Steak with red wine reduction is the perfect combination of sweet and savory. A simple and delicious red wine reduction sends the natural flavors of the steak over the top! Make sure to check out our Marinated Steak Bites too!
Steak with Red Wine Reduction
Sometimes you just want a nice juicy steak. If that is you, this is the dish for you. We take a beautifully marbled top sirloin steak (insert ribeye or even filet mignon here depending on what kind of steak you prefer) and top it with a mouthwatering red wine reduction. It sounds like something you would order off of a fancy steakhouse menu, but it really is simple to make at home. With a few ingredients, you can impress the masses! After the sweet shallots and the wine cook down in the reduction, you are left with a sweet and savory sauce.
What is the best wine to cook with?
A general rule of thumb here is to only cook with wine that you would actually drink. If you are not a wine drinker because you choose not to drink alcohol, fast forward to the next section where I tell you what happens to the alcohol content when the wine is heated. If you don’t like the flavor of the wine, then I would suggest trying more! Kidding, of course. For those of you who like to pair wine with a good meal, or just enjoy the occasional glass of wine, keep on reading! This recipe calls for red wine. The reason red wine typically pairs well with red meat is that red wine tends to be higher in tannins. Tannins are a textural element in wine and tend to give off a bit of a dry taste. The dryness is complementary to the rich fattiness of red meat. A sweet red will still work in this recipe. At the end of the day, it’s simply a matter of picking a wine that you know you will like.
Also, I would avoid using the wines they sell at the grocery store or “cooking wines”. They are generally filled with salt and preservatives. These additives will not get you the flavor you are trying to achieve with this dish.
What happens when you cook wine?
When wine is heated, most of the alcohol evaporates within a few minutes. The longer it cooks, the more the alcohol cooks out of the dish. If you are worried about serving a dish with alcohol, you could simply adjust the temperature to low and allow the reduction to simmer longer. The sulfites in wine, which some people are allergic to, also evaporate during cooking. The single goal of using wine in cooking is to enhance the flavor of the dish with the concentrated flavor of the wine.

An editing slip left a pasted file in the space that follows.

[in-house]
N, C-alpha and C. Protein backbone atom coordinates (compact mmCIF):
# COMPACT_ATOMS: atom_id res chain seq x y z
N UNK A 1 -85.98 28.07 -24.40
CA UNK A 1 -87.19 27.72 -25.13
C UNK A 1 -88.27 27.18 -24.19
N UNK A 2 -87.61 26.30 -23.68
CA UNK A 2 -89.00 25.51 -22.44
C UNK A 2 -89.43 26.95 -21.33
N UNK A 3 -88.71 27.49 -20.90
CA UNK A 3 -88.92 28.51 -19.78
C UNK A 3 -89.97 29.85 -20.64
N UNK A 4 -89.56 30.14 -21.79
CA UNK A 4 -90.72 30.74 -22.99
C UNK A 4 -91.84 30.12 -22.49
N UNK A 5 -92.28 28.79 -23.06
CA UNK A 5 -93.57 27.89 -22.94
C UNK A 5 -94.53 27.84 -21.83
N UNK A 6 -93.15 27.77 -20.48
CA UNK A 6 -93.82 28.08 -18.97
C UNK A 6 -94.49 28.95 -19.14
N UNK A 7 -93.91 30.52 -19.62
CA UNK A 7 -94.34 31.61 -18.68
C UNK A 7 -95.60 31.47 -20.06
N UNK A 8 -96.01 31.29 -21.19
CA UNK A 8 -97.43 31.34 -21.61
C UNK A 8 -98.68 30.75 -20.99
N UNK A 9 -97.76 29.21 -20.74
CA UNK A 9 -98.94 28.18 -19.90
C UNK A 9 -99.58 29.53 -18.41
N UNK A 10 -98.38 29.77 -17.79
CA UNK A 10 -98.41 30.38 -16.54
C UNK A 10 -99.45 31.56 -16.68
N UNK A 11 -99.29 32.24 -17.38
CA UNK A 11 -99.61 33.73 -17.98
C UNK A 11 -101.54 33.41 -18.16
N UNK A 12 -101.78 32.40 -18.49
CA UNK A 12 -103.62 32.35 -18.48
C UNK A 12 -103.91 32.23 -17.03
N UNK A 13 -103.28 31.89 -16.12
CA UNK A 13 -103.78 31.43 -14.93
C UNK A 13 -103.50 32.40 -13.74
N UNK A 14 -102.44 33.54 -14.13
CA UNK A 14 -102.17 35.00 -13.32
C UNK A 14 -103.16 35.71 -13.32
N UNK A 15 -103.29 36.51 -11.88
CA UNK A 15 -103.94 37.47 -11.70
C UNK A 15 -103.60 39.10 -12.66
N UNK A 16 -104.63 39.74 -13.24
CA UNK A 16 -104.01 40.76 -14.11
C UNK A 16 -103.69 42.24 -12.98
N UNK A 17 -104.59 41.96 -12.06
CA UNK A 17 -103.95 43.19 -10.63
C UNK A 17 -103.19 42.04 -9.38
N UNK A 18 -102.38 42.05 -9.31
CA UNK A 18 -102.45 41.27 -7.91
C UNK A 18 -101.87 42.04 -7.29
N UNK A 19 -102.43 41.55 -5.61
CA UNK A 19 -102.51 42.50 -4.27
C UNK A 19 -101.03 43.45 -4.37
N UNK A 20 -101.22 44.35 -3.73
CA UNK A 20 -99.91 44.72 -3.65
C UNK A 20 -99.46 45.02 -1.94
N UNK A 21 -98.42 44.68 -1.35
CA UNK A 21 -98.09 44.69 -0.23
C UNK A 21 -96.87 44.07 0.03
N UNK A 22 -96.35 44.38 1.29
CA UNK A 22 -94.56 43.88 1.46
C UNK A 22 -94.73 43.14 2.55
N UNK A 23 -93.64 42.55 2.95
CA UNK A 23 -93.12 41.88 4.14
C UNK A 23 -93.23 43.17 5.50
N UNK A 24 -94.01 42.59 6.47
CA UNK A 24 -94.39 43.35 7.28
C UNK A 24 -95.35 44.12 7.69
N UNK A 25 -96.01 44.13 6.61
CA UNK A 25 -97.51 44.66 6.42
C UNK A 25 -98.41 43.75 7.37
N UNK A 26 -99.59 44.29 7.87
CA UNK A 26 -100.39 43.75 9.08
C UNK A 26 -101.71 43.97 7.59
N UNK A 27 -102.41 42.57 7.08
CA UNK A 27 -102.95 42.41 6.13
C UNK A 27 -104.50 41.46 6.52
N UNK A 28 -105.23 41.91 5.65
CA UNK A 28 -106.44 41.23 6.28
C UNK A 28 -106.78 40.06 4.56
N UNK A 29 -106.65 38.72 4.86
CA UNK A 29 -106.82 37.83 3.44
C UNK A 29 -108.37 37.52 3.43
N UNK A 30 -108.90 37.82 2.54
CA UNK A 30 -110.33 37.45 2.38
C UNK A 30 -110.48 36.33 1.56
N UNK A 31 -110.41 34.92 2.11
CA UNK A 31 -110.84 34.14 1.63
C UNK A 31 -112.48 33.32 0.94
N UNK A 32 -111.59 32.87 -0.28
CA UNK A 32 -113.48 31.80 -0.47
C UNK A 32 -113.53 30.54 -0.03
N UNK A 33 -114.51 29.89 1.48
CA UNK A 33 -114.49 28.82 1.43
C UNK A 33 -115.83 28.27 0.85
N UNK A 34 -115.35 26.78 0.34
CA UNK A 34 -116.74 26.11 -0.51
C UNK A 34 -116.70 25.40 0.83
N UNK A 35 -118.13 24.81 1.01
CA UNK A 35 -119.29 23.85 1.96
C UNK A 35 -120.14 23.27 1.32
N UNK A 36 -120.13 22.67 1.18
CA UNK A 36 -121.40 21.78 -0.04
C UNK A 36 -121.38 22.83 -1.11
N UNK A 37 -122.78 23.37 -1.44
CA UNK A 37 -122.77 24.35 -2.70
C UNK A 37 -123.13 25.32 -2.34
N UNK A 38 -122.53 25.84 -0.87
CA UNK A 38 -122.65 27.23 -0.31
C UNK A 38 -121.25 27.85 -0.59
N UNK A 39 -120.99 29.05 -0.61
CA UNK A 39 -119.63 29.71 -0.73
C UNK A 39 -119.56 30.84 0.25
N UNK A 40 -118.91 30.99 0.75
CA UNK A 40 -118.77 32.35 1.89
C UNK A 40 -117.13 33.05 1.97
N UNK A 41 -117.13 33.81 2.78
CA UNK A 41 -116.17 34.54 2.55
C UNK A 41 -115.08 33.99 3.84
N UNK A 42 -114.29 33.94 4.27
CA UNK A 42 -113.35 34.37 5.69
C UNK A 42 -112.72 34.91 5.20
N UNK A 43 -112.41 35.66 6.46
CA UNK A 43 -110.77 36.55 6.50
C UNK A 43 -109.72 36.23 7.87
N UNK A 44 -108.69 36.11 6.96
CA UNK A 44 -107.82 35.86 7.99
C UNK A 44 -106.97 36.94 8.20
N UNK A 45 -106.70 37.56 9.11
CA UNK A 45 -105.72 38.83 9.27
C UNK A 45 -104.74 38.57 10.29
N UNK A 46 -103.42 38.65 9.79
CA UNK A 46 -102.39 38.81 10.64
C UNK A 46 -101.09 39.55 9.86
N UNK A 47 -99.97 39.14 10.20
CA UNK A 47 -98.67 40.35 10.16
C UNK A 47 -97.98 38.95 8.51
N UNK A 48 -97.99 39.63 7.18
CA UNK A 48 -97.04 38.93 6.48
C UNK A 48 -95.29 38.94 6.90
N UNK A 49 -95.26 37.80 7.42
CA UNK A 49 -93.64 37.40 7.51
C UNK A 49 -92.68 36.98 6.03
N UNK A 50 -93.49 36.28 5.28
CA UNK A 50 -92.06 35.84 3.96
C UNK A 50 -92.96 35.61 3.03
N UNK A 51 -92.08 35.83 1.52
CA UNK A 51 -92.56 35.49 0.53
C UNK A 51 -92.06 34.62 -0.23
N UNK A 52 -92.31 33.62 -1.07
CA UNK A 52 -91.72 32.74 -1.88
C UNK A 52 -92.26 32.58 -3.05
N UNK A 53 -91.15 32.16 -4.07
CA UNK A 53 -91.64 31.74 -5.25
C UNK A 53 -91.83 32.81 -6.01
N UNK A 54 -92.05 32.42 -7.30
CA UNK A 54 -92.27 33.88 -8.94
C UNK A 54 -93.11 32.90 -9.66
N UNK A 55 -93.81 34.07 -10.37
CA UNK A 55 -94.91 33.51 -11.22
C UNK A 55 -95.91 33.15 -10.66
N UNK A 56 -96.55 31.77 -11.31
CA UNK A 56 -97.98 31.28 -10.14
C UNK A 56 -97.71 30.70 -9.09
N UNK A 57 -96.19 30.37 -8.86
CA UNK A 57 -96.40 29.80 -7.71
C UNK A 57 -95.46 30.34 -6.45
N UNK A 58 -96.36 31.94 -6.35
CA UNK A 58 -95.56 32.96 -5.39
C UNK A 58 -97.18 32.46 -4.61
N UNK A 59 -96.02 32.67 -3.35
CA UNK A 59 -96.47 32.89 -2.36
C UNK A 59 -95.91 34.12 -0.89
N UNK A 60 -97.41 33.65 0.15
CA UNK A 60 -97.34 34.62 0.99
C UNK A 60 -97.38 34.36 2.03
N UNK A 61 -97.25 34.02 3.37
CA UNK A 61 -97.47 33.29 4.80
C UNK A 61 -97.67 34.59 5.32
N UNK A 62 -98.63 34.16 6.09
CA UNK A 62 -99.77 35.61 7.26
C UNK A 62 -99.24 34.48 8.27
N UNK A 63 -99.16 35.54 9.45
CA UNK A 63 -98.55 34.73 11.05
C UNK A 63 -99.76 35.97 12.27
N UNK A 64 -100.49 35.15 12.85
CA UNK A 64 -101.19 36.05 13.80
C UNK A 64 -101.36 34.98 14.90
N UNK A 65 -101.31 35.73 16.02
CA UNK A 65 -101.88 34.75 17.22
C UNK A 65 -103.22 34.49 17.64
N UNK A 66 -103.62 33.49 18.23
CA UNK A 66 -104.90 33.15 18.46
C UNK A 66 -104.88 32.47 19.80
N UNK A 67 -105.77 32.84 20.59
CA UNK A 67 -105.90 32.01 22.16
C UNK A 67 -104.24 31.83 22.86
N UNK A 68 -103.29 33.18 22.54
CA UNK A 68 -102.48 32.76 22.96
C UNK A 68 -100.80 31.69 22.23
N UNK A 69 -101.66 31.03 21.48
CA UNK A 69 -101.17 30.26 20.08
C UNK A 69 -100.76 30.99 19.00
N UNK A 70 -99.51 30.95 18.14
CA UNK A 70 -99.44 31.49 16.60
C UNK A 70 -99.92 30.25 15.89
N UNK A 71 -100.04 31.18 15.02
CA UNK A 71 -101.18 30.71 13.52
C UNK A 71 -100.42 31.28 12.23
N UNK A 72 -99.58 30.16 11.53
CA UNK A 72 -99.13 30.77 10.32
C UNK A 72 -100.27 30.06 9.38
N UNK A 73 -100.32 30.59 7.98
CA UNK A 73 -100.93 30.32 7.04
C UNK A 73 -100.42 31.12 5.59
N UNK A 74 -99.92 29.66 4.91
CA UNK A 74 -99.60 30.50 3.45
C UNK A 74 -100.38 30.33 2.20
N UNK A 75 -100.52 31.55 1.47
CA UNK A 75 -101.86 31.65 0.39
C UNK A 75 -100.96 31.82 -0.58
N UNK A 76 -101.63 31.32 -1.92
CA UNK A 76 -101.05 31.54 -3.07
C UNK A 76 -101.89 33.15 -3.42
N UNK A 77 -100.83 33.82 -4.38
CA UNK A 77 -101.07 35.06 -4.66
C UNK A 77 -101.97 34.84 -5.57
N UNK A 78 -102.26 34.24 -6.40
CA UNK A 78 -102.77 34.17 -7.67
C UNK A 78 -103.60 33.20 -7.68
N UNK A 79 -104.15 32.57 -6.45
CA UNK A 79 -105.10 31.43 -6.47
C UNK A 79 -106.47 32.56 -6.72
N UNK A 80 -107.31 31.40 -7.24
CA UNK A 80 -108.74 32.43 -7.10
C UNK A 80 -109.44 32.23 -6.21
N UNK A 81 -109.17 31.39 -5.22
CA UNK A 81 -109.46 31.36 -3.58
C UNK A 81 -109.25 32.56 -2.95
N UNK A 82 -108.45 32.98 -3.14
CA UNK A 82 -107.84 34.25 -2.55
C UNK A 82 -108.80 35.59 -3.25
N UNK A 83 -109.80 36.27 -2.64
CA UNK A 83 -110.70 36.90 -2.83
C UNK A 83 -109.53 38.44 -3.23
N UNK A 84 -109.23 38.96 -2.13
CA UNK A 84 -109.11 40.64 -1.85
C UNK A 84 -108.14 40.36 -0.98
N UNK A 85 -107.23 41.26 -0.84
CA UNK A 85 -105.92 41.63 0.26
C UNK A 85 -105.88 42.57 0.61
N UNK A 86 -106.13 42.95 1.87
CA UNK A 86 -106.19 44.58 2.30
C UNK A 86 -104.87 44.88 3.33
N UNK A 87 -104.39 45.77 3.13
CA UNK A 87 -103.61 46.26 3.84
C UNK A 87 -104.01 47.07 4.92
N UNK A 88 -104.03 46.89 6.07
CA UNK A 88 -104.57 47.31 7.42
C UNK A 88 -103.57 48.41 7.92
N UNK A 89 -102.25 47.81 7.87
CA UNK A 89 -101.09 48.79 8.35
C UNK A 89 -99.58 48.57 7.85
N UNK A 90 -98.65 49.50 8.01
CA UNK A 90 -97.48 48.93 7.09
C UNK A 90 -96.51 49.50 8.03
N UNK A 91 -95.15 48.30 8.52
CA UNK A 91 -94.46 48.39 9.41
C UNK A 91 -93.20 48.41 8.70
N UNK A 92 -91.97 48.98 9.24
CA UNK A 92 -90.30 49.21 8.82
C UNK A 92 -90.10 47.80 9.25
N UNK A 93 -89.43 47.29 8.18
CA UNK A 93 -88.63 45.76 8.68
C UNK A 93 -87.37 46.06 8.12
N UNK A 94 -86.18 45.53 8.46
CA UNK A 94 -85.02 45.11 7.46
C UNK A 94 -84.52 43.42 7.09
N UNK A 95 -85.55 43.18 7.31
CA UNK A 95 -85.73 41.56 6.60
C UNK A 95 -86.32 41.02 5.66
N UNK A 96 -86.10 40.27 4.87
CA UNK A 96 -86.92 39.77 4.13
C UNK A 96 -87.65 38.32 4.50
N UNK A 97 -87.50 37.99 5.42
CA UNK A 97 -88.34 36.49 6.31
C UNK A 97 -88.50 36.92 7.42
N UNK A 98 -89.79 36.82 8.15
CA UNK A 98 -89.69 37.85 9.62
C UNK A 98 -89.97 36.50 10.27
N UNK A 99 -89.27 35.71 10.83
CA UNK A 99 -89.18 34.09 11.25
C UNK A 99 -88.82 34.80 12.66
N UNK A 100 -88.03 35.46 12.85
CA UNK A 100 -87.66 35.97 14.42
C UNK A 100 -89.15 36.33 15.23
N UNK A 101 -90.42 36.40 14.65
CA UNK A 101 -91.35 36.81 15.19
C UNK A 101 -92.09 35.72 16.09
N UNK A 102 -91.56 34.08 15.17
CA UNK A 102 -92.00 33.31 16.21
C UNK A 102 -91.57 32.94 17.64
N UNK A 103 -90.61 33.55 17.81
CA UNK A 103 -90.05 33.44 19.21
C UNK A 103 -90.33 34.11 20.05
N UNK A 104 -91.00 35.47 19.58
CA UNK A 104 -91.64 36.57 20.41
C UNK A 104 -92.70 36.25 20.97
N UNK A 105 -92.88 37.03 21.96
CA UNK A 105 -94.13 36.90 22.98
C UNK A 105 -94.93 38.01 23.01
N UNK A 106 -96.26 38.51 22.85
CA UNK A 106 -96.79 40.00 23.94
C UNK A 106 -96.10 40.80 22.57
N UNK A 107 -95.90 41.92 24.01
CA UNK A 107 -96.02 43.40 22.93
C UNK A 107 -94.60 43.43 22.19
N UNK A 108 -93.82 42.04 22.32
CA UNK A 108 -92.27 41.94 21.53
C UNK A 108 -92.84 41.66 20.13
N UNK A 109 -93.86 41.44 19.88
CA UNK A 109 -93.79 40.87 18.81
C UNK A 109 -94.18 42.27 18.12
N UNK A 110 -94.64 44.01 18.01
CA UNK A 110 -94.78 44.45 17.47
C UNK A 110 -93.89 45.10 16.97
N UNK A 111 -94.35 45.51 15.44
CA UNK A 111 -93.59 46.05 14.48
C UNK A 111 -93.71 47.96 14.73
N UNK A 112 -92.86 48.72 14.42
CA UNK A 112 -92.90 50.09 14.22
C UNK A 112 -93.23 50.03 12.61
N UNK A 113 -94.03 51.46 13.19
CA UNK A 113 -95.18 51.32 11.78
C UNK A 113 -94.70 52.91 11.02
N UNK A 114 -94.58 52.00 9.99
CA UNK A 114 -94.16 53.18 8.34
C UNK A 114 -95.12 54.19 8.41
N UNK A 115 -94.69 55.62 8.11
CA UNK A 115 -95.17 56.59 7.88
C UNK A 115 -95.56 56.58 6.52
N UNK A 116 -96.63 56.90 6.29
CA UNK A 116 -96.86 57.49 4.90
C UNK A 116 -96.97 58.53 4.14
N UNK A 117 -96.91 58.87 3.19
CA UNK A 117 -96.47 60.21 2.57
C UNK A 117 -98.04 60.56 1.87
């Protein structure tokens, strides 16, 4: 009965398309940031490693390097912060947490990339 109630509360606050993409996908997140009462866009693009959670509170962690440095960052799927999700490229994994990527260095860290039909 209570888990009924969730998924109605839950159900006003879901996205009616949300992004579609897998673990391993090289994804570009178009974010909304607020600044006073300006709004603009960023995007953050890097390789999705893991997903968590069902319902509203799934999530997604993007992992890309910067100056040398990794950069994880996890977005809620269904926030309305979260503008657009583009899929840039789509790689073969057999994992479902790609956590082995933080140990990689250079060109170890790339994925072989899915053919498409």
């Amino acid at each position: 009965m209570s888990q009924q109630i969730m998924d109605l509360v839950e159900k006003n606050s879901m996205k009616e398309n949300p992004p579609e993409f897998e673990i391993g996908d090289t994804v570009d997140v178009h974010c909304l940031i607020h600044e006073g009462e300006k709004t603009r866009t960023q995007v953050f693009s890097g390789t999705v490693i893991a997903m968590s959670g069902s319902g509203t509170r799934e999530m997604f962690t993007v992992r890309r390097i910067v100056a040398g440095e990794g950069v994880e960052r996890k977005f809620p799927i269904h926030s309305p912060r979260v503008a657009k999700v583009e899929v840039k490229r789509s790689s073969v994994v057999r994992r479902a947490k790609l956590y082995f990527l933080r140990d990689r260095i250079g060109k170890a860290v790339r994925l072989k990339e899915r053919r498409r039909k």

Red Wine Reduction Sauce
One of the best things about this savory and sweet red wine reduction sauce is that you can use it in a few different ways. For this recipe, we used it on a top sirloin steak. I have also served this on filet mignon and ribeye. You could also serve it over lamb if that is something you like! Another variation of this is to add mushrooms. I love a good earthy mushroom with my steak. Adding mushrooms definitely changes the flavor of this reduction. I would adjust the recipe a bit. Cook the mushrooms first (about 10 minutes) to cook out most of their moisture and then follow the recipe as written.
Cooking Steak with Red Wine Reduction
We like to serve the red wine reduction sauce over medium-rare steak, but this is ultimately a personal preference. If you like your steak more well done, you will need to adjust the cooking times accordingly. Cooking times will also vary based on the cut, thickness, and temperature of the steak. This was based on a fairly thick cut of top sirloin (about an inch and a half).
What to serve with Steak with Red Wine Reduction?
Confession, sometimes I will make this as an appetizer. I will make it and just let people pick off the plate. Sometimes, I make this as a meal for myself. When I do that, some ideas for pairing are restaurant-style smashed potatoes, browned butter Brussel sprouts, or garlic potato wedges.
Steak with Red Wine Reduction
- 2 top sirloin steaks (or ribeye)
- ½ cup beef broth
- 1 teaspoon brown sugar, packed
- ½ cup red wine
- 1 medium shallot, minced
- 6 tablespoons unsalted butter, divided
- 2 sprigs thyme
- 1 tablespoon vegetable oil
- 1 teaspoon ground black pepper
- 1 teaspoon kosher salt
- ¼ teaspoon fresh thyme, finely chopped
- Pat steak with a paper towel to remove excess moisture.
- Season both sides of steak with salt and pepper. Let sit for 5 minutes.
- Heat oil in cast iron skillet over medium-high heat.
- Add steak, two springs of thyme and 2 tablespoons butter and cook until well browned (about 3-5 minutes depending on the thickness.). Tilt the pan and spoon juices over steak occasionally.
- Flip steak and repeat with the opposite side.
- Using tongs, sear the sides of the steak.
- Transfer to plate and tent loosely with foil.
- Add 1 tablespoon of butter to the empty skillet and melt over medium-high heat.
- Add shallot and cook until fragrant and soft, approximately 3 minutes
- Add wine and brown sugar, simmer until reduced, approximately 3 minutes.
- Add broth and simmer until the mixture is reduced by ½, approximately 5 minutes.
- Remove from heat.
- Add in butter and minced thyme, mix well and set aside.
- Slice steak into ¼ inch slices. Place on serving dish and cover with red wine sauce.
- Serve immediately.
Did you make this recipe?
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Tools used to make Steak with Red Wine Reduction
Every kitchen simply must have a good skillet! I love my Staub Skillet. They come with a lifetime warranty so they are worth the price tag in my opinion. Also, they are so easy to clean and care for.